Things To Do & Places to See in Glasgow

Glasgow is a great city for local visitors and international travelers alike because it has a variety of things to see and places to visit. Every museum and gallery I have visited so far in Glasgow has offered free admission to all visitors, so no-one is left out! Here are a few of my favorite places in Glasgow so far:

  1. University of Glasgow: Hunterian Museum & Art Gallery and the University of Glasgow Library
  2. Kelvingrove Art Gallery and Museum
  3. Glasgow Botanic Gardens
  4. Tinderbox Coffeeshop
  5. Caledonia Books
  6. Glasgow Cathedral
  7. Provand’s Lordship
  8. The Necropolis
  9. St. Mungo’s Church

1. University of Glasgow Hunterian Museum: Found on the University of Glasgow campus, right by the University Chapel. The museum has a great display of medical and scientific instruments used by James Watt, Joseph Lister, and Lord Kelvin. You can also find a collection of education tools used to teach nursing and medical students. The Art Gallery section of the museum shows off works by James McNeill Whistler and his wife.

University of Glasgow Library is impressive with 12 floors. Each floor of course has books, but there are separate areas for private and group study, quiet spaces for postgraduate study, and a Special Collections Department.

2. Kelvingrove Art Gallery and Museum has many different sections from a cafe and gift shop to an animal exhibit, an collection of Egyptian artifacts, art by the Glasgow Boys, exhibits on Glasgow and Scottish culture, and more. They currently have a special exhibition entitled “Frank Quitely: The Art of Comics” in the Royal Bank of Scotland Exhibition Gallery.

3. Glasgow Botanic Gardens is a great place to visit in almost any weather. Escape from the rain inside the greenhouses, or enjoy the sunshine by taking a stroll or relaxing on one of the many benches. The Botanic Gardens also has tea houses so you can treat yourself and just have a cup of tea or a whole meal with breakfast or lunch.

4. Tinderbox Coffeeshop is very cozy and provides amazing coffee and baked goods (the carrot cake is a must-have on my list). The Tinderbox also has free wifi so you can connect to the interwebs on any of your devices. I have yet to visit the Tinderbox without seeing quite a few other customers, so I cannot recommend a slow time in the day to stop by, but everyone has always been very friendly.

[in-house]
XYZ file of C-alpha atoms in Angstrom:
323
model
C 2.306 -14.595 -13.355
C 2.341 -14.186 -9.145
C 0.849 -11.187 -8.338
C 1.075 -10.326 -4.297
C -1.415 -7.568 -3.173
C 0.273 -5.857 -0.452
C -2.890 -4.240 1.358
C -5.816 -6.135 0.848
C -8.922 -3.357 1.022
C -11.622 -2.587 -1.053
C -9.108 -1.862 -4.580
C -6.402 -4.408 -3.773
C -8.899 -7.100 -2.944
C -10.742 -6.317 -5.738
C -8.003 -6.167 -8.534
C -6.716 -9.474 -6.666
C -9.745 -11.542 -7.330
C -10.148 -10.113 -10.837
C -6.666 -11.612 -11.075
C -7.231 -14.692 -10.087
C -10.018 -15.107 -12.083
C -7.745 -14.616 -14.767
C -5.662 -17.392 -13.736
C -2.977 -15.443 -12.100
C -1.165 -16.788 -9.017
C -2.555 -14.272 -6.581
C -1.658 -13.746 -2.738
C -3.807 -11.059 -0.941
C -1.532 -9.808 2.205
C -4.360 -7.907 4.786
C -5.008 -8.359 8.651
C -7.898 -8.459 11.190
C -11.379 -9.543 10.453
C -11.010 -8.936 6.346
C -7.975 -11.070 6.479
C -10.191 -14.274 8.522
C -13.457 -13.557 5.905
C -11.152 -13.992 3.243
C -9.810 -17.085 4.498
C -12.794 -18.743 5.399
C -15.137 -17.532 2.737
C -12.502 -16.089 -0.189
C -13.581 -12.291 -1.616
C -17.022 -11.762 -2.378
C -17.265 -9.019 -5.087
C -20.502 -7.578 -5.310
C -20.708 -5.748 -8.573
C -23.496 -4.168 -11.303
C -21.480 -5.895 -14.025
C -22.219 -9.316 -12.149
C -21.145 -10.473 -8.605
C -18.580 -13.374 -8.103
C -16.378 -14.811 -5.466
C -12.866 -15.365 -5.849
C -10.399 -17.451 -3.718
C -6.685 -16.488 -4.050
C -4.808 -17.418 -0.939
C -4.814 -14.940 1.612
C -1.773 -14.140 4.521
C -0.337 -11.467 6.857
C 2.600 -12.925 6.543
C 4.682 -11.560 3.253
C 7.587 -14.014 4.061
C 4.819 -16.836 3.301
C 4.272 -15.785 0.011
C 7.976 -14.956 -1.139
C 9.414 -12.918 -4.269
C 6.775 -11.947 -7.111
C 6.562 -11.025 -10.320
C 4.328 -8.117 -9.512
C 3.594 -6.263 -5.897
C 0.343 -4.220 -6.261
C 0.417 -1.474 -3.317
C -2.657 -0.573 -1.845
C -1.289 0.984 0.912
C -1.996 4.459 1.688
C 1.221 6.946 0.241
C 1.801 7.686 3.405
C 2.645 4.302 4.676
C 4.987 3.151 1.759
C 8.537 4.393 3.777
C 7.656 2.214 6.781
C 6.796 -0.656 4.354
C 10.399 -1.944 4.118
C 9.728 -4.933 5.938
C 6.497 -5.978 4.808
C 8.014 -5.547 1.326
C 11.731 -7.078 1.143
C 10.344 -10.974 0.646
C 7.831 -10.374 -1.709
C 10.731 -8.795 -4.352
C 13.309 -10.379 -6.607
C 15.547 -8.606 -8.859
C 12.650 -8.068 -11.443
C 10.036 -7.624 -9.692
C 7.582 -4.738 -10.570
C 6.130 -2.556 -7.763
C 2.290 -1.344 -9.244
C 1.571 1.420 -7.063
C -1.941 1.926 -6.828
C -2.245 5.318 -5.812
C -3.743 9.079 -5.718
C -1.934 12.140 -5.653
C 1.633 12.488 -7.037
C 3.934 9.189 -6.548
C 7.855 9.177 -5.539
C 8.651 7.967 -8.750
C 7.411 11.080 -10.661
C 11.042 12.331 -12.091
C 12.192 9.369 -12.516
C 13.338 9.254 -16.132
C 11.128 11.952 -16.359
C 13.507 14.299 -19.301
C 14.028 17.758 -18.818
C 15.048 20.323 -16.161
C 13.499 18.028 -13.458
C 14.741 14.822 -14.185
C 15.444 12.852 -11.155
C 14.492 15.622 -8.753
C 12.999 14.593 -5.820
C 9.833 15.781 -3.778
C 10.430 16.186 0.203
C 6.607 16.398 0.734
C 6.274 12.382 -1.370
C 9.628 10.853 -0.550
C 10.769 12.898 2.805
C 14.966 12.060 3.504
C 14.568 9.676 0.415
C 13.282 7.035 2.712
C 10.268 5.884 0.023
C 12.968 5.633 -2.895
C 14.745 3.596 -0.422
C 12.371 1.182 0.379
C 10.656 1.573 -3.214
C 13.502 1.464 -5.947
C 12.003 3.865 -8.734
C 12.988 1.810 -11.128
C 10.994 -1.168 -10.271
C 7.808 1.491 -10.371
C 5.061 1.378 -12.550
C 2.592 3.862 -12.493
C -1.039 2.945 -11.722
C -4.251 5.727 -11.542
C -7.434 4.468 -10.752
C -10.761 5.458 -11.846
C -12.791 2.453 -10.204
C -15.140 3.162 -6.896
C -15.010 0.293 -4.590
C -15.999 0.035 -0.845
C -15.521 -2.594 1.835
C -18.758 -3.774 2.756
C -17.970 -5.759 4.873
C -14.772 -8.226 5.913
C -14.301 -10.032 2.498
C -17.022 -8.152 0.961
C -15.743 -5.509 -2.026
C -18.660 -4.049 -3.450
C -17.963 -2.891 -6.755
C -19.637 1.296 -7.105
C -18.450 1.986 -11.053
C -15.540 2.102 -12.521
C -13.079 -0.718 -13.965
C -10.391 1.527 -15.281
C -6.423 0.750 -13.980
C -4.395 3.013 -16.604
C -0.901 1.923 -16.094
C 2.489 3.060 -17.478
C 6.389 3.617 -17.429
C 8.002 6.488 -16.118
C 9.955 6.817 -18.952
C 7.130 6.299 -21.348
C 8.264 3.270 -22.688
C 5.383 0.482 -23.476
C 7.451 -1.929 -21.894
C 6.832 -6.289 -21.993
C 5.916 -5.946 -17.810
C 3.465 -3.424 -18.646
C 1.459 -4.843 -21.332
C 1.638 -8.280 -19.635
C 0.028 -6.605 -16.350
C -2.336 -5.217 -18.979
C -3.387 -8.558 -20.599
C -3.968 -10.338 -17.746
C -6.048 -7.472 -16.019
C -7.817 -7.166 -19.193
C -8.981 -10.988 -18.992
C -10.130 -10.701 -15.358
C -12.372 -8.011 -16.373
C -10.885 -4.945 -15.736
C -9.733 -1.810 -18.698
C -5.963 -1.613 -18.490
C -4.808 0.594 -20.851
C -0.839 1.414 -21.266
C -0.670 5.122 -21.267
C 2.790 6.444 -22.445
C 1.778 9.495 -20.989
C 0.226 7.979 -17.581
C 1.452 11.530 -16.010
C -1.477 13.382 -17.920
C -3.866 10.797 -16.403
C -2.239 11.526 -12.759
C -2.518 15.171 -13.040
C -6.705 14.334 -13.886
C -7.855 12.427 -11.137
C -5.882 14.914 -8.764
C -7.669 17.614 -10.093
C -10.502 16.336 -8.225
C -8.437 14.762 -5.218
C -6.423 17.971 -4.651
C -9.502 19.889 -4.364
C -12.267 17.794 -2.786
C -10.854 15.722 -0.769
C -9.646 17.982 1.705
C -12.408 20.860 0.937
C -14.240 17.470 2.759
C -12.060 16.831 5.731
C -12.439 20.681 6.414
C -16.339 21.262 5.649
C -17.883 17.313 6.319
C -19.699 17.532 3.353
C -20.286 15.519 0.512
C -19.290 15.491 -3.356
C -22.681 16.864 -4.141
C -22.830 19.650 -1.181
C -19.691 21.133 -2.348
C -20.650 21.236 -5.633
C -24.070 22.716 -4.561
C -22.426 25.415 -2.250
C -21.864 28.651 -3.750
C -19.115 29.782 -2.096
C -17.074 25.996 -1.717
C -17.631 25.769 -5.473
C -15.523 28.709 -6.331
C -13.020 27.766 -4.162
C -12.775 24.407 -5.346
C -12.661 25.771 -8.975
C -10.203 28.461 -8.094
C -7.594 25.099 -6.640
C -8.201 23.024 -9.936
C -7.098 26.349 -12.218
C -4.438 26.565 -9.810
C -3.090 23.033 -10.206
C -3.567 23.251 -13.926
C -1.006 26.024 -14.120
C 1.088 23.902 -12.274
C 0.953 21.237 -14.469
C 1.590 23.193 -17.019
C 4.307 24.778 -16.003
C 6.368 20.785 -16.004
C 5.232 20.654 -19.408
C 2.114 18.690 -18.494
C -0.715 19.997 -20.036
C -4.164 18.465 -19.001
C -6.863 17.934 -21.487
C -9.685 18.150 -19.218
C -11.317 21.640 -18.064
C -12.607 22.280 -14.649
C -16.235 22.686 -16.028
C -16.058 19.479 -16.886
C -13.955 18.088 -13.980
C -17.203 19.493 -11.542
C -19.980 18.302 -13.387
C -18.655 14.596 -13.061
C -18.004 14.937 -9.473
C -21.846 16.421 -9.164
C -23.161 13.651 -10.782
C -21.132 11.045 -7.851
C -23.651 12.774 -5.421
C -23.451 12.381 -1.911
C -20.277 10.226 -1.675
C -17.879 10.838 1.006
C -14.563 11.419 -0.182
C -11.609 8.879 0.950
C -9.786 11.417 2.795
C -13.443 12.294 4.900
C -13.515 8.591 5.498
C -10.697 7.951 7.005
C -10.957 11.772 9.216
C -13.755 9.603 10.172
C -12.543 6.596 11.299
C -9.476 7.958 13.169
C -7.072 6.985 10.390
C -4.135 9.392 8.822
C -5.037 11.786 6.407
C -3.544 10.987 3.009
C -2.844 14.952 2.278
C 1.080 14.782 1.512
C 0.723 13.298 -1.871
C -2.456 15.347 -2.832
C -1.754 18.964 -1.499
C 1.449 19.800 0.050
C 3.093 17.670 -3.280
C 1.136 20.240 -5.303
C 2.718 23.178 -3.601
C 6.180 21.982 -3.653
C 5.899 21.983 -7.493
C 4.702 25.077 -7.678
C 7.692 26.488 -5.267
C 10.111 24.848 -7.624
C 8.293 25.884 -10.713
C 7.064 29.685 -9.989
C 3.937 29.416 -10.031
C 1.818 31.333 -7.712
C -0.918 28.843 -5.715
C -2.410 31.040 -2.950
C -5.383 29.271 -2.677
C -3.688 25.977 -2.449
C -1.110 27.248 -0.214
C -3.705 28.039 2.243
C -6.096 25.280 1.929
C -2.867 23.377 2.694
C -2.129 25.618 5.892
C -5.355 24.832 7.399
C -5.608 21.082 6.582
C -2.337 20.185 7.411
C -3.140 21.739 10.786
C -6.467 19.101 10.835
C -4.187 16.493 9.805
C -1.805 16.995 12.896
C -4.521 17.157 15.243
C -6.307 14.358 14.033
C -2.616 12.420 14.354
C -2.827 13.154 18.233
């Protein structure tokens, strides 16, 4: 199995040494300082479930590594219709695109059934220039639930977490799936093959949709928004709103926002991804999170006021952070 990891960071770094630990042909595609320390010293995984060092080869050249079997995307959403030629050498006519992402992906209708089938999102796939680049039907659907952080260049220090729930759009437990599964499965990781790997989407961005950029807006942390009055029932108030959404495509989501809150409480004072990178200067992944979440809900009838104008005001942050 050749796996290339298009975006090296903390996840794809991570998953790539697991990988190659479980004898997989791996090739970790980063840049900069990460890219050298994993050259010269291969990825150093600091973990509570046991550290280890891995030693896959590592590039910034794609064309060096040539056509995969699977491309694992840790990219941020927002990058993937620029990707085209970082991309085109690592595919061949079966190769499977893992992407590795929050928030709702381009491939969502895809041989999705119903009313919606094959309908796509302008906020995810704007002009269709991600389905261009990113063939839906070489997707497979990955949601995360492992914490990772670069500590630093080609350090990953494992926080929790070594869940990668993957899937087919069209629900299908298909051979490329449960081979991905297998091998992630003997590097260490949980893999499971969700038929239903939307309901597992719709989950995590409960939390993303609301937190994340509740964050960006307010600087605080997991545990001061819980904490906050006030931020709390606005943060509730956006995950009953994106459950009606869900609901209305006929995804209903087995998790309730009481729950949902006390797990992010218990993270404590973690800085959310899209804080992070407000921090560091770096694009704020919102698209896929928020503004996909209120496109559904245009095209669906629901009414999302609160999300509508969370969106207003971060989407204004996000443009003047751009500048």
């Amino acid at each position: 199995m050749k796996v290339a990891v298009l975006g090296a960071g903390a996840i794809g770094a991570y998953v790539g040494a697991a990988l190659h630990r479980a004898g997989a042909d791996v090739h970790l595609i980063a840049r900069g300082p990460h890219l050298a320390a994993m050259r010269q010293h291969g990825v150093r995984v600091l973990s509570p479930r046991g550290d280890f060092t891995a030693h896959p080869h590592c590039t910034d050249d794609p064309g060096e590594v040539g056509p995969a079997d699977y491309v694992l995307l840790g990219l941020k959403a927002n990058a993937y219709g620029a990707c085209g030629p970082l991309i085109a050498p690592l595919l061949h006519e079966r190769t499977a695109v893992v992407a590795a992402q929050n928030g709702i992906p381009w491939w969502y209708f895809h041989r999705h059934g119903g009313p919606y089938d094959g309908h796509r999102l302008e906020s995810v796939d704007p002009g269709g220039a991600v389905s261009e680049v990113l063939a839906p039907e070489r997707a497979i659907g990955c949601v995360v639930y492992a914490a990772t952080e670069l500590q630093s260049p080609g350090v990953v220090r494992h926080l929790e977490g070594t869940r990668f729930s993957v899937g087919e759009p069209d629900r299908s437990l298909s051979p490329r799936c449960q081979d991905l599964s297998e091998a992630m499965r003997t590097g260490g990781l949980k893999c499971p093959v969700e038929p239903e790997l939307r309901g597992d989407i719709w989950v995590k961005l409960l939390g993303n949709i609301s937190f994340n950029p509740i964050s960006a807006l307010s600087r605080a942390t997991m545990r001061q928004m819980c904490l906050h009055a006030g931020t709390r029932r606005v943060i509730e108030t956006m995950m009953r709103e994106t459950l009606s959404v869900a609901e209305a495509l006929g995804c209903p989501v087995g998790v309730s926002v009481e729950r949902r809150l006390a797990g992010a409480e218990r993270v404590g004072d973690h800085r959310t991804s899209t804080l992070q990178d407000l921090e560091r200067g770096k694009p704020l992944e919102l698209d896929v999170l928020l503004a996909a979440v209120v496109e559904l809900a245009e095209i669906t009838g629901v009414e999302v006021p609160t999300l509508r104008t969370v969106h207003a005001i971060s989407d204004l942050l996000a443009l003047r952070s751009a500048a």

5. Caledonia Books is the place to visit if you want a great deal on a used, but well cared for, book. Everything is fairly easy to find as the owners have separated the books by category and then alphabetically by the author’s last name. You can usually find the owners near the back end of the shop with a book in hand. The lower level offers a varied selection of travel books that can help you find your next adventure!

*Side note: there is another well-known used bookshop nearby called Voltaire and Rousseau. While it is a great deal to be able to purchase any book in the entryway for £1, your chances of finding something specific are slim to none.

6. Glasgow Cathedral is located close to Cathedral Square and the Necropolis. The 800 year old historical site is gorgeous and appears to be very well maintained. The stained glass windows themselves are worth a visit of their own if you have the time. If you have any questions you can talk to a number of volunteers that work in the Cathedral.

7. Provand’s Lordship is Glasgow’s oldest house. It was built in 1471 for the Bishop of Glasgow. The house is said to have had many important visitors, and Mary Queen of Scots is said to have visited the house in 1567 when she was visiting her second husband.

8. The Necropolis is just a short walk from the Glasgow Cathedral. The Victorian cemetery houses about fifty thousand graves. Many of the headstones along the hill’s grass paths appear as if they are part of the hill as the plants have grown around them. The view from the top is spectacular and well worth the walk.

9. St. Mungo’s Church, built in 1841, is a few minutes farther from the Glasgow Cathedral (I was able to walk between the two sites in about 6 minutes). The Roman Catholic Church is very peaceful and only had a few visitors when I stopped by. The inside of the dome is painted a beautiful blue and has simple gold designs.

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